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Ok after a day I managed to narrow down the problem to 2 lines of code. Maybe I am trying to use the this statement incorrectly.

        function scheduleItemView(myId){
            this.update = function(show){
                document.getElementById(this.id+'-title').innerHTML = show.title +": "+ show.startDate;
                document.getElementById(this.id+'-title-overlay').innerHTML = show.title +": "+ show.startDate;
                document.getElementById(this.id+'-description').innerHTML = truncate(show.description,190);
                document.getElementById(this.id+'-time-start').innerHTML = show.startTime;
                document.getElementById(this.id+'-time-end').innerHTML = show.endTime;
            };
            this.id=myId;
            return true;
        }

        function nowNextView(){
            this.now = new scheduleItemView('now');
            this.next = new scheduleItemView('next');
            this.update = function(type,args){
                var myshow=args[0];

    // problem is below. I have to use the global name to access the update method.   
                    myNowNextView.now.update(myshow.now);
                    myNowNextView.next.update(myshow.next);

    // whereas what I want to do is reference them using the "this" command like below.
    //  this.now.update(myshow.now);
    //  this.next.update(myshow.next);
    // the above doesnt work. The update method in scheduleItemView is not seen unless referenced globally
    // BUT even more infuriating, this.now.id does return "now" so it can access the object, just not the method
    // any ideas?

            };
         }

object is then instantiated with

var myNowNextView = new nowNextView();

and then I run the method:

myNowNextView.update(stuff);

I tried to describe the problem within the body of the program. No error in the code was thrown, and I had to do a try/catch before it grudgingly told me that it couldn't find the method. Is the design flawed somehow? can I not do this? Many thanks in advance, Steve

share|improve this question
    
Actually it looks like it should work. If you call myNowNextView.update(), then this inside update will refer to myNowNextView. – Felix Kling Mar 9 '11 at 21:29
function scheduleItemView(myId){
this.update = function(show){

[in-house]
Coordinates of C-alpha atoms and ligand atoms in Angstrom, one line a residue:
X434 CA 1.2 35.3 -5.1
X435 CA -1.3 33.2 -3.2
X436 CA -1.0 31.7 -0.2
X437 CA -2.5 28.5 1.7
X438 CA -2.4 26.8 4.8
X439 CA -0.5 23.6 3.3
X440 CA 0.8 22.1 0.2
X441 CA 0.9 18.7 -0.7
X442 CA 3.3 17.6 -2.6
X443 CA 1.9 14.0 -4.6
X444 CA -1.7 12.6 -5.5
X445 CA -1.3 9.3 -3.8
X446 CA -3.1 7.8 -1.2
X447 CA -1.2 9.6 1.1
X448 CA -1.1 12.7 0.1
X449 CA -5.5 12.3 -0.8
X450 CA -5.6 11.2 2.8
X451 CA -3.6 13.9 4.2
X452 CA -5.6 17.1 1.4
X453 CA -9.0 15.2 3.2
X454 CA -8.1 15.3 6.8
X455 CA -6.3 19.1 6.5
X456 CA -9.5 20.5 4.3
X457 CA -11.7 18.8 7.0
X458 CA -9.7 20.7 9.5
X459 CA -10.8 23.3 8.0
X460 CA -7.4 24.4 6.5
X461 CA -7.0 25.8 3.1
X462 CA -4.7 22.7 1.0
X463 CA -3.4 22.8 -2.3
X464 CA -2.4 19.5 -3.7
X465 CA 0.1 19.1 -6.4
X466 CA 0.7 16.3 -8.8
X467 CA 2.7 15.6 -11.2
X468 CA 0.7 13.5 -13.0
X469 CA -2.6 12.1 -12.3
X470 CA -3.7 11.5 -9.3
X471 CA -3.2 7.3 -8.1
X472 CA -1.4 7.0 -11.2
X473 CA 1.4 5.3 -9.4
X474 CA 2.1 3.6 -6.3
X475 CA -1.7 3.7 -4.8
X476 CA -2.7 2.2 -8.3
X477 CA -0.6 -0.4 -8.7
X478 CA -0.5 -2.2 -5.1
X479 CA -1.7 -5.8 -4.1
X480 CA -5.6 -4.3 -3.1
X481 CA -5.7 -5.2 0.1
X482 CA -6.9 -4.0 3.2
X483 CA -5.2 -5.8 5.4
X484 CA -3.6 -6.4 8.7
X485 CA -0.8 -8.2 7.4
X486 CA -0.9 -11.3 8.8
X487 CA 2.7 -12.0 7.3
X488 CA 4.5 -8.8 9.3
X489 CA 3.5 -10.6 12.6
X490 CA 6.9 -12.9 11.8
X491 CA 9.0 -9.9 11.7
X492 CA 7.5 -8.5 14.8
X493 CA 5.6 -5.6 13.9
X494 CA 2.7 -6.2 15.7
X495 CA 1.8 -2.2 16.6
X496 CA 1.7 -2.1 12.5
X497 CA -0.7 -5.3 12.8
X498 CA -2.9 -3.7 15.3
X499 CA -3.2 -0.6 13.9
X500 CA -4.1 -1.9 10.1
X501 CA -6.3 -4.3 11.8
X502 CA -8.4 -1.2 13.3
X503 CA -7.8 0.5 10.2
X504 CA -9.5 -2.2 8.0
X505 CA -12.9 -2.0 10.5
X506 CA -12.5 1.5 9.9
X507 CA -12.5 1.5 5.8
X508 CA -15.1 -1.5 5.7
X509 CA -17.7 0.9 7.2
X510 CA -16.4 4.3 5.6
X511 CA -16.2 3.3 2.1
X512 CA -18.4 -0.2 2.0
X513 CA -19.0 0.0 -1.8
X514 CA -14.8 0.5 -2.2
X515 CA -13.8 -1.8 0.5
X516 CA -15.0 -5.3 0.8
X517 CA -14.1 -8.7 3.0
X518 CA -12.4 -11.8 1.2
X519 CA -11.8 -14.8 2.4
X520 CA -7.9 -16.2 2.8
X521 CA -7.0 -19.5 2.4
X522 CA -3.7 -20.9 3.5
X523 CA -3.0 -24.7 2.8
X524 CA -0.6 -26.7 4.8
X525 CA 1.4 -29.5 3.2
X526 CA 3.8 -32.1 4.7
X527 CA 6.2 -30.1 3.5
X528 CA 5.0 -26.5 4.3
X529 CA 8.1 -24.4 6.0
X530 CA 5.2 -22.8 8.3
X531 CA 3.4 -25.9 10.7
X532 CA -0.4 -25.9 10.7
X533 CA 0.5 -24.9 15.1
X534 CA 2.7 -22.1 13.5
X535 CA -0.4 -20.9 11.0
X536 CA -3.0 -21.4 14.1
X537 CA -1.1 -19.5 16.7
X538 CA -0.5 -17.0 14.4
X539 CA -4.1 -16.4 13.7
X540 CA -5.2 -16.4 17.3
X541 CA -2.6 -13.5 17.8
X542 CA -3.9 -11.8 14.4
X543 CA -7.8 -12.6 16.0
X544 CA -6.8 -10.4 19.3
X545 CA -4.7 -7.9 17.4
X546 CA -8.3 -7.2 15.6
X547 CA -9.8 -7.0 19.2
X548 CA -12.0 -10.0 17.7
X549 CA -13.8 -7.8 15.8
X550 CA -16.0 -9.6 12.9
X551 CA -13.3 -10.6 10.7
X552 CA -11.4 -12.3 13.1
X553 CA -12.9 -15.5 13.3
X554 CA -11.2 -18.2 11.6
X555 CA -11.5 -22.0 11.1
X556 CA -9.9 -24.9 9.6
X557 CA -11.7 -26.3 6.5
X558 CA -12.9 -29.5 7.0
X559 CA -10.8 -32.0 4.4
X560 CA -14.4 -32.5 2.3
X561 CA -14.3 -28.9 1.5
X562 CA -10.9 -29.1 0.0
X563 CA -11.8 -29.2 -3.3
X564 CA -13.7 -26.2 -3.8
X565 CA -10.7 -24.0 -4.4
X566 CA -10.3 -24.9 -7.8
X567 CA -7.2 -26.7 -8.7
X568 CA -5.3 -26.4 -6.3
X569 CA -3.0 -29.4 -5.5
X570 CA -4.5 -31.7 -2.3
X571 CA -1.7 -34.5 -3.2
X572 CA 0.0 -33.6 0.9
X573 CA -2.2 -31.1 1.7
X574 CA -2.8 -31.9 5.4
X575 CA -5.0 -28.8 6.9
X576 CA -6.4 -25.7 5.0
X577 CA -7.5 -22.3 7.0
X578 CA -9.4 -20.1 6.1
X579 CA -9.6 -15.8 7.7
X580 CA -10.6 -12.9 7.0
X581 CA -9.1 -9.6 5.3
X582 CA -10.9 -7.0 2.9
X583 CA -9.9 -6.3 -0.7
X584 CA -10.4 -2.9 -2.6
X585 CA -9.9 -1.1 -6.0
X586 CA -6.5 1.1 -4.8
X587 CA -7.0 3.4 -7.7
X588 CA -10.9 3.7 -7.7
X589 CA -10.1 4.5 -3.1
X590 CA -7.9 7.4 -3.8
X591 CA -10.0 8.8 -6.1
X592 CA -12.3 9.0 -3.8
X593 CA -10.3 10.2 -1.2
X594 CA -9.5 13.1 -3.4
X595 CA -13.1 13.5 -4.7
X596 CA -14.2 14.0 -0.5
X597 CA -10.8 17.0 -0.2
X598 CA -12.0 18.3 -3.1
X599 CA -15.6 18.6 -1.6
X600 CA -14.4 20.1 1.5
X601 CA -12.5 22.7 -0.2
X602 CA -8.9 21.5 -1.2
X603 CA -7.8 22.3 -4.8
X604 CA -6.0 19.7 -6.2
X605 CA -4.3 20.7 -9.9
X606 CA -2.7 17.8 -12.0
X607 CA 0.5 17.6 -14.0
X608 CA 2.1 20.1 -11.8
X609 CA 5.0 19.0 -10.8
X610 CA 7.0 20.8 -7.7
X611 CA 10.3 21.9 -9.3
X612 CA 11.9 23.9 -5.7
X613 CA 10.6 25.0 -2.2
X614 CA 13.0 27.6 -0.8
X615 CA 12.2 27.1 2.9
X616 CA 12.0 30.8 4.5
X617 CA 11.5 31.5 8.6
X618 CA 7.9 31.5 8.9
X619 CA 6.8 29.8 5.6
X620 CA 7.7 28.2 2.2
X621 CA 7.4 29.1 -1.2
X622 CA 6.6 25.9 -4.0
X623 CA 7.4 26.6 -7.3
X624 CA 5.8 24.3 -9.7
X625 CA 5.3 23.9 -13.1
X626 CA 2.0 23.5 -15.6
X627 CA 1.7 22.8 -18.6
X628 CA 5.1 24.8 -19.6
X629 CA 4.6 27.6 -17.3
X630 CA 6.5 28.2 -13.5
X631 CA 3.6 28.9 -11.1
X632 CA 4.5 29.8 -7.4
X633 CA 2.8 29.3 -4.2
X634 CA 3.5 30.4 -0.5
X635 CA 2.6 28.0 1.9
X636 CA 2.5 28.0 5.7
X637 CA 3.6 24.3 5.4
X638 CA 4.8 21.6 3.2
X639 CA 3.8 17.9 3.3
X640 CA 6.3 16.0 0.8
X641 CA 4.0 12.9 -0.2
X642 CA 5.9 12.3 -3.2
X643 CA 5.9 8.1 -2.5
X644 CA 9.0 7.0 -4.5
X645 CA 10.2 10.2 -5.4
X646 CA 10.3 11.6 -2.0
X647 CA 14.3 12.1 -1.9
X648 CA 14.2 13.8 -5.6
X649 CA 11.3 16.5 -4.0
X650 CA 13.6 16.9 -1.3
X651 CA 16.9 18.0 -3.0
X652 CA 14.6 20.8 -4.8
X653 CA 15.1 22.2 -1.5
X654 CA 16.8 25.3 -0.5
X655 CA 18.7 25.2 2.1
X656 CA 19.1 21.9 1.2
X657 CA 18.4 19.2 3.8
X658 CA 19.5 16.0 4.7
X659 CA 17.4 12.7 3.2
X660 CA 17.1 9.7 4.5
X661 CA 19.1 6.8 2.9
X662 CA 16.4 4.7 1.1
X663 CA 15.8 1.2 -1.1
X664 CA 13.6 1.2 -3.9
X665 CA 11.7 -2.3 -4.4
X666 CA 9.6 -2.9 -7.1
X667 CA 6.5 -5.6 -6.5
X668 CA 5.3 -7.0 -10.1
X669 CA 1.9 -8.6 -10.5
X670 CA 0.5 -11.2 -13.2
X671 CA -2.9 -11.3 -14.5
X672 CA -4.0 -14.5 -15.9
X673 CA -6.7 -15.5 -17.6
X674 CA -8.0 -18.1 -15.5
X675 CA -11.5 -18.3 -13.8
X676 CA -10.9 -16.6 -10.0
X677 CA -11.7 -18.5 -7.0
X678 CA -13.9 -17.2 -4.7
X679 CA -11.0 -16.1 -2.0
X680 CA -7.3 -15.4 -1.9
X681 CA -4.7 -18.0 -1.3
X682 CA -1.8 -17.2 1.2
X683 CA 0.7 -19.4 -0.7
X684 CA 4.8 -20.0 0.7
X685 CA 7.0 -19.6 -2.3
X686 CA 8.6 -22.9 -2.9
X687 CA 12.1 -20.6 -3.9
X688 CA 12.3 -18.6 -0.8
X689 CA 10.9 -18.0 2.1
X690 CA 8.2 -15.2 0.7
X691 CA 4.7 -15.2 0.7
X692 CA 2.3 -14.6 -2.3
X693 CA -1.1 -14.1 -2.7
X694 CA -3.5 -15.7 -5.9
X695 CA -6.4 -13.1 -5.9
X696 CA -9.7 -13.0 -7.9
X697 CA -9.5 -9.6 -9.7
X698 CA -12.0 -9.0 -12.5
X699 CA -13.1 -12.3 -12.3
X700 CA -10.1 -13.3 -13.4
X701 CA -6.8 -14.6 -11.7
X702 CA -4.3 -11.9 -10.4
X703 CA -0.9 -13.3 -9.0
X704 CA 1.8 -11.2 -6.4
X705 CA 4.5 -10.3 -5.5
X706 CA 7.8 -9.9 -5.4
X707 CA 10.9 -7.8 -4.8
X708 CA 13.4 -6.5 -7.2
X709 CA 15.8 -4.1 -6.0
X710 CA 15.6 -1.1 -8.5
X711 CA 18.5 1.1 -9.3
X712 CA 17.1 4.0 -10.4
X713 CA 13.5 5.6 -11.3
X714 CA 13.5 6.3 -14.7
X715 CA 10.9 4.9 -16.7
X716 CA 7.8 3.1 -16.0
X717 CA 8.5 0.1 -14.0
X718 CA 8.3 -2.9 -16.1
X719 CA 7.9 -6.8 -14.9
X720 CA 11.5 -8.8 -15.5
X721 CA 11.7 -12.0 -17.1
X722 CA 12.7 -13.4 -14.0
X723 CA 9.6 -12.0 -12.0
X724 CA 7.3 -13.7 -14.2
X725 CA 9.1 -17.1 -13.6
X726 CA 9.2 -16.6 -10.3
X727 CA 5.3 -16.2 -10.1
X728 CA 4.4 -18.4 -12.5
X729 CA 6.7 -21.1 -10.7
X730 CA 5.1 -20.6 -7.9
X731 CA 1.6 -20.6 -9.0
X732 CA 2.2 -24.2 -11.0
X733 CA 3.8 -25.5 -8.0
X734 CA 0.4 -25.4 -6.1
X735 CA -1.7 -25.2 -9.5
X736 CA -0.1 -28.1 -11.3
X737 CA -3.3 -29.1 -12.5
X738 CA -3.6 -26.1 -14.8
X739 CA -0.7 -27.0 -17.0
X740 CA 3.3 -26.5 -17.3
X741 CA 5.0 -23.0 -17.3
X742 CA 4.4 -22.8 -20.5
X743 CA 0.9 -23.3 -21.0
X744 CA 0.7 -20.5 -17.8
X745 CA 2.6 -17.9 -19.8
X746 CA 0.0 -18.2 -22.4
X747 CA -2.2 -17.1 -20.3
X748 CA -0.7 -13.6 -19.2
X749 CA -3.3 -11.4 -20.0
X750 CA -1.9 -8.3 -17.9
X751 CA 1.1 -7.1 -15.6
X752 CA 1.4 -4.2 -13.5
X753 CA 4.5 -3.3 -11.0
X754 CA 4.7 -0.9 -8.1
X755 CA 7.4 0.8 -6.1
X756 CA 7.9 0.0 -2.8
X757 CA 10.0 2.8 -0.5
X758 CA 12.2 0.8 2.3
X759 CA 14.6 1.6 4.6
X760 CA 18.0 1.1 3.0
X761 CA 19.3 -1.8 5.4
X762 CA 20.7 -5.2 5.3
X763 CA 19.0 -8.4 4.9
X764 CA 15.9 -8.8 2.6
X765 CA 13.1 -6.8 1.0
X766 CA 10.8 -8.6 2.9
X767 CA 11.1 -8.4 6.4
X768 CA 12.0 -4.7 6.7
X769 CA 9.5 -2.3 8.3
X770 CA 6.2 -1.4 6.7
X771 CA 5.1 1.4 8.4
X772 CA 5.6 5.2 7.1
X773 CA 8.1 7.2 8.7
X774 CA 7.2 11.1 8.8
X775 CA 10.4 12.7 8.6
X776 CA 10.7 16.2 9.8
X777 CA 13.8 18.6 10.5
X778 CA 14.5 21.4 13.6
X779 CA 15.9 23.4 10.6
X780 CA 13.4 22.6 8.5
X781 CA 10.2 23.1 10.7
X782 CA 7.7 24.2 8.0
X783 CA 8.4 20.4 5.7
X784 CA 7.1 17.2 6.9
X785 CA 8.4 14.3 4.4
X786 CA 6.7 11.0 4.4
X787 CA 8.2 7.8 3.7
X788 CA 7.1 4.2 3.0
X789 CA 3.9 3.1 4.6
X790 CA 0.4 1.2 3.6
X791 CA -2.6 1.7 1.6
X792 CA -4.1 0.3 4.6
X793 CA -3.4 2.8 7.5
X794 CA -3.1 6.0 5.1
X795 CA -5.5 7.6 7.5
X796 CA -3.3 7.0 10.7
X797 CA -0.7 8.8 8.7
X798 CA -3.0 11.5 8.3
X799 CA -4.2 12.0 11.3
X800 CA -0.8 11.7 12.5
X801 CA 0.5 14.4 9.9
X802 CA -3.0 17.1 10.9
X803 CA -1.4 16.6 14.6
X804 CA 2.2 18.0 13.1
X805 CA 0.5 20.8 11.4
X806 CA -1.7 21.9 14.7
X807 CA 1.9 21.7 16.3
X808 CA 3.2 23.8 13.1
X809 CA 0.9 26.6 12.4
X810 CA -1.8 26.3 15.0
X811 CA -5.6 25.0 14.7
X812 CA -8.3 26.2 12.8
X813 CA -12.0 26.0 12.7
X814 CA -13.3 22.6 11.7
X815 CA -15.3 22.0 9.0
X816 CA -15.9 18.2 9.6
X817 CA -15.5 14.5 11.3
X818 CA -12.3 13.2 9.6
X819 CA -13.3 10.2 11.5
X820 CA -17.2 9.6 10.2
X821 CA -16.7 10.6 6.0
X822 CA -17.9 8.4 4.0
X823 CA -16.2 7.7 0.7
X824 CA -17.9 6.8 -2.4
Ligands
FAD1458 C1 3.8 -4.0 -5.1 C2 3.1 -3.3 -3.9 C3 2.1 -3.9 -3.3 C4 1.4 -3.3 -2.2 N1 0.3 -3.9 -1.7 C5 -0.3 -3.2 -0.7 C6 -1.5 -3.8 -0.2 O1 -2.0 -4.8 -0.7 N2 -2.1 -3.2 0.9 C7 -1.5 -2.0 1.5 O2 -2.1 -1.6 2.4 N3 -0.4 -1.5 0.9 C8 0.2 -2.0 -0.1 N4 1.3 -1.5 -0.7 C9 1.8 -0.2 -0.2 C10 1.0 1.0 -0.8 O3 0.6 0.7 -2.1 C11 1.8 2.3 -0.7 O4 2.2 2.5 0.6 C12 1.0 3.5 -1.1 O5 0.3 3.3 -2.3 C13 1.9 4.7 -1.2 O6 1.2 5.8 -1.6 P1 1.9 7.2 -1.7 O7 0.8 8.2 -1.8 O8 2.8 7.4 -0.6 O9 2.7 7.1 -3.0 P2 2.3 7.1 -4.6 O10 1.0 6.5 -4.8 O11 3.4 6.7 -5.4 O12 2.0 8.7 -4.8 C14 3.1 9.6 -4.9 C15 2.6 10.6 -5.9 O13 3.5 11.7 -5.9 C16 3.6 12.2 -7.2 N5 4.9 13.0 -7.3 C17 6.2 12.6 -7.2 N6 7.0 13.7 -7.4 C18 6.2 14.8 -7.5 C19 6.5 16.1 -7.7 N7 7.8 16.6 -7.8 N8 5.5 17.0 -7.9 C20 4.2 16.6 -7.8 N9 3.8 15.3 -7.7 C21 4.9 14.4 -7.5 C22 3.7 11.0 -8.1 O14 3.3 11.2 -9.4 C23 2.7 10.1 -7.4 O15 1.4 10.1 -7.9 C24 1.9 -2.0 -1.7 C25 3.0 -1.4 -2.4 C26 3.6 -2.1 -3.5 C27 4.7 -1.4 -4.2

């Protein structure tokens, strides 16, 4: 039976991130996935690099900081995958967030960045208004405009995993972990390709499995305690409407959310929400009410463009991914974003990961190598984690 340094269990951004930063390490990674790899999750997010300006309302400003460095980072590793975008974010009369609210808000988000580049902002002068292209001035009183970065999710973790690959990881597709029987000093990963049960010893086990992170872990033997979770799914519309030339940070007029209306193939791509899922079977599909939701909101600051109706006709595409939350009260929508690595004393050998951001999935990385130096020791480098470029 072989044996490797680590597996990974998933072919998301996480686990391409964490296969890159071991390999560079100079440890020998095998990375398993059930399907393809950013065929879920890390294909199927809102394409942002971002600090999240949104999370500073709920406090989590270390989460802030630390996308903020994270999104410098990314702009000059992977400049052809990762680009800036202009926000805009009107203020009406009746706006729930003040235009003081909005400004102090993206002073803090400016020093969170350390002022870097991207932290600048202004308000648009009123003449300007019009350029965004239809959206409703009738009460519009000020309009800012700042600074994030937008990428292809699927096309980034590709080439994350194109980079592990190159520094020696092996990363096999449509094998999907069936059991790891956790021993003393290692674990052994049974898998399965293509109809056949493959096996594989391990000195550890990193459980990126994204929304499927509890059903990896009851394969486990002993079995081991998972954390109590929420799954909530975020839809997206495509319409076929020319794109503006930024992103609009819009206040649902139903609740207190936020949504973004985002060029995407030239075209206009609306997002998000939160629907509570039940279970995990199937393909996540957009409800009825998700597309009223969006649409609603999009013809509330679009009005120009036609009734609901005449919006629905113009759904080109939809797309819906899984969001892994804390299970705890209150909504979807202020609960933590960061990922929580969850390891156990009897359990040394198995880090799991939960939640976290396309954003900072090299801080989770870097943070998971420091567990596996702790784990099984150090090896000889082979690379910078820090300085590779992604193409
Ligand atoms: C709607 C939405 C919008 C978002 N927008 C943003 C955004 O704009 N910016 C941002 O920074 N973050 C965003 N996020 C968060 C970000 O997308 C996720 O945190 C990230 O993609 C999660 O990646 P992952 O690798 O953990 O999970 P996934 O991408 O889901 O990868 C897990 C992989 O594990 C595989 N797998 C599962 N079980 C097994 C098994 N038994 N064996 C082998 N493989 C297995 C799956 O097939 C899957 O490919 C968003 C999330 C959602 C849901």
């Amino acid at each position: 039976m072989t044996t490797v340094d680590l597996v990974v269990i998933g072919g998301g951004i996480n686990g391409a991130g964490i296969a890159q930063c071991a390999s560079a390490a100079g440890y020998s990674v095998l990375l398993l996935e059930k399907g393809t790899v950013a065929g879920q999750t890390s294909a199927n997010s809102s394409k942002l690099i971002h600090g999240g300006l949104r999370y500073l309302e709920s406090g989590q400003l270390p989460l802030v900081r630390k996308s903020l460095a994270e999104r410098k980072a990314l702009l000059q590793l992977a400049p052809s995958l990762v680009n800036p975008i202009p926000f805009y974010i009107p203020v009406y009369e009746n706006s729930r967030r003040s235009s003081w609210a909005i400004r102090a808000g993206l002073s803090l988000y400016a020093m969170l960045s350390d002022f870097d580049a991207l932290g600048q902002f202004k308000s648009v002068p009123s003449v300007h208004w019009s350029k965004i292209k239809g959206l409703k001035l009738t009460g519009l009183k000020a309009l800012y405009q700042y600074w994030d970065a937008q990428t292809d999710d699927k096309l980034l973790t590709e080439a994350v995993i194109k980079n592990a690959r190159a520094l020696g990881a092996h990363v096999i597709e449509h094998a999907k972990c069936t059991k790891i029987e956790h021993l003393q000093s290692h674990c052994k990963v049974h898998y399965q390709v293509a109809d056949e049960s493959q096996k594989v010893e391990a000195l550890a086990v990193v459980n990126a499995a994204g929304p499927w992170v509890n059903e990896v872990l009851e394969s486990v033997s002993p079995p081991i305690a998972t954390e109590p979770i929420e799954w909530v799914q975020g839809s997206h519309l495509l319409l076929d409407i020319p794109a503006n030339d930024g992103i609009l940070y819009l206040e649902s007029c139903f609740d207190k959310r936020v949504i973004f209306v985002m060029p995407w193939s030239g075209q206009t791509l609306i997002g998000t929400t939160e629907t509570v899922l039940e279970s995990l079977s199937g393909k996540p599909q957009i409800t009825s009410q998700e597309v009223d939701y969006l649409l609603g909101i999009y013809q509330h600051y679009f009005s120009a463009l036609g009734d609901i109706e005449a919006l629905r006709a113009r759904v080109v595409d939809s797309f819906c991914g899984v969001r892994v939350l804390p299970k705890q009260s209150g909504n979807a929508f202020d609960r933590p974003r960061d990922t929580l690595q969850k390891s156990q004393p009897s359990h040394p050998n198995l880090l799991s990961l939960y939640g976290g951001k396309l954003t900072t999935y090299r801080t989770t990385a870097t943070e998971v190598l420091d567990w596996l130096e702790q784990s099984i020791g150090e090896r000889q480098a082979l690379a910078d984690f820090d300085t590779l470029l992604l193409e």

document.getElementById(this.id+'-title').innerHTML = show.title +": "+ show.startDate;
  document.getElementById(this.id+'-title-overlay').innerHTML = show.title +": "+ show.startDate;
  document.getElementById(this.id+'-description').innerHTML = truncate(show.description,190);
  document.getElementById(this.id+'-time-start').innerHTML = show.startTime;
  document.getElementById(this.id+'-time-end').innerHTML = show.endTime;
};
this.id=myId;
}

function nowNextView(){
var myshow=args[0];
var scope = this;
this.now = new scheduleItemView('now');
this.next = new scheduleItemView('next');
this.update = function(type,args){
      scope.now.update(myshow.now);
      scope.next.update(myshow.next);
};
}
share|improve this answer

I think you could really benefit from studying closures a bit in javascript. It seems like you are trying to apply a traditional OO approach to js objects, and that won't give you the results you are expecting.

I would recommend reading over this post for an easy way to use closures: http://howtonode.org/why-use-closure

Something like this:

<html>
<head>
<script type="text/javascript"> 

  function createScheduleItemView(myId){

    var _show = false

    return {
        setShow : function setShow(show) {
            _show = show
        }, 
        update : function update(){
            document.getElementById( myId +'-title').innerHTML = _show.title;

        }
      }

   }

   function createNowNextView(){

       var _now  = createScheduleItemView('now');
       var _next = createScheduleItemView('next');

       return { 
            publicVar : "Example",
            update : function update(args) {
                var myshow=args[0];
                _now.setShow(myshow.now)
                _now.update();
                _next.setShow(myshow.next)
                _next.update();
            }

        };
     }

   function runIt() {
        nowNextView = createNowNextView()
        args = []
        showArgs = {
            now : {title : "Beauty and the Beast"},
            next : {title: "I did it myyyyyy way"}
        }
        args.push(showArgs)
        nowNextView.update(args)

        //Private variables can not be accessed
        //console.log(nowNextView._now)
        //undefined
        //
        //But anything you return in the object is public
        //console.log(nowNextView.publicVar)
        //Example

   }


</script>
</head>
<body onload="runIt()">

<h3>Now Showing:</h3>
<p id="now-title"></p>

<h3>Up Next:</h3>
<p id="next-title"></p>

 </body>
 </html>
share|improve this answer
    
Also for a complete discussion you can see: howtonode.org/what-is-this and stackoverflow.com/questions/1595611/… – Tom Gruner Mar 9 '11 at 21:50

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